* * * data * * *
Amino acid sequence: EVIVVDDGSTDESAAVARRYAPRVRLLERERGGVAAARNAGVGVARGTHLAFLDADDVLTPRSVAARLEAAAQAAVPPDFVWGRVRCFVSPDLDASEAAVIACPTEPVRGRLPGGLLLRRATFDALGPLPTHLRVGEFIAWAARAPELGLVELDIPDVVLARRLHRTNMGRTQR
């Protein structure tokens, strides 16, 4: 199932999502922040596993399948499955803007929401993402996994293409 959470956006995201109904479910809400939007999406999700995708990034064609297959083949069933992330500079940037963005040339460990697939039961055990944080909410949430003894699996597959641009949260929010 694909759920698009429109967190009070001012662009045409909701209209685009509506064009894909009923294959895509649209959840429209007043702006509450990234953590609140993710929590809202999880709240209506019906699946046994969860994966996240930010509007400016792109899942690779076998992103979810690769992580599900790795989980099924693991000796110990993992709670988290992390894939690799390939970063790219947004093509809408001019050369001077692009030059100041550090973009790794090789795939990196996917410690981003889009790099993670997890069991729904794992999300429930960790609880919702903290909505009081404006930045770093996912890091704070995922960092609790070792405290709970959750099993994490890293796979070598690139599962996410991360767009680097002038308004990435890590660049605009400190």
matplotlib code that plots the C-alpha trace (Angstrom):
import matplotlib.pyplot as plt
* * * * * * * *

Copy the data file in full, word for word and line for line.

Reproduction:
Amino acid sequence: EVIVVDDGSTDESAAVARRYAPRVRLLERERGGVAAARNAGVGVARGTHLAFLDADDVLTPRSVAARLEAAAQAAVPPDFVWGRVRCFVSPDLDASEAAVIACPTEPVRGRLPGGLLLRRATFDALGPLPTHLRVGEFIAWAARAPELGLVELDIPDVVLARRLHRTNMGRTQR
């Protein structure tokens, strides 16, 4: 199932999502922040596993399948499955803007929401993402996994293409 959470956006995201109904479910809400939007999406999700995708990034064609297959083949069933992330500079940037963005040339460990697939039961055990944080909410949430003894699996597959641009949260929010 694909759920698009429109967190009070001012662009045409909701209209685009509506064009894909009923294959895509649209959840429209007043702006509450990234953590609140993710929590809202999880709240209506019906699946046994969860994966996240930010509007400016792109899942690779076998992103979810690769992580599900790795989980099924693991000796110990993992709670988290992390894939690799390939970063790219947004093509809408001019050369001077692009030059100041550090973009790794090789795939990196996917410690981003889009790099993670997890069991729904794992999300429930960790609880919702903290909505009081404006930045770093996912890091704070995922960092609790070792405290709970959750099993994490890293796979070598690139599962996410991360767009680097002038308004990435890590660049605009400190």
matplotlib code that plots the C-alpha trace (Angstrom):
import matplotlib.pyplot as plt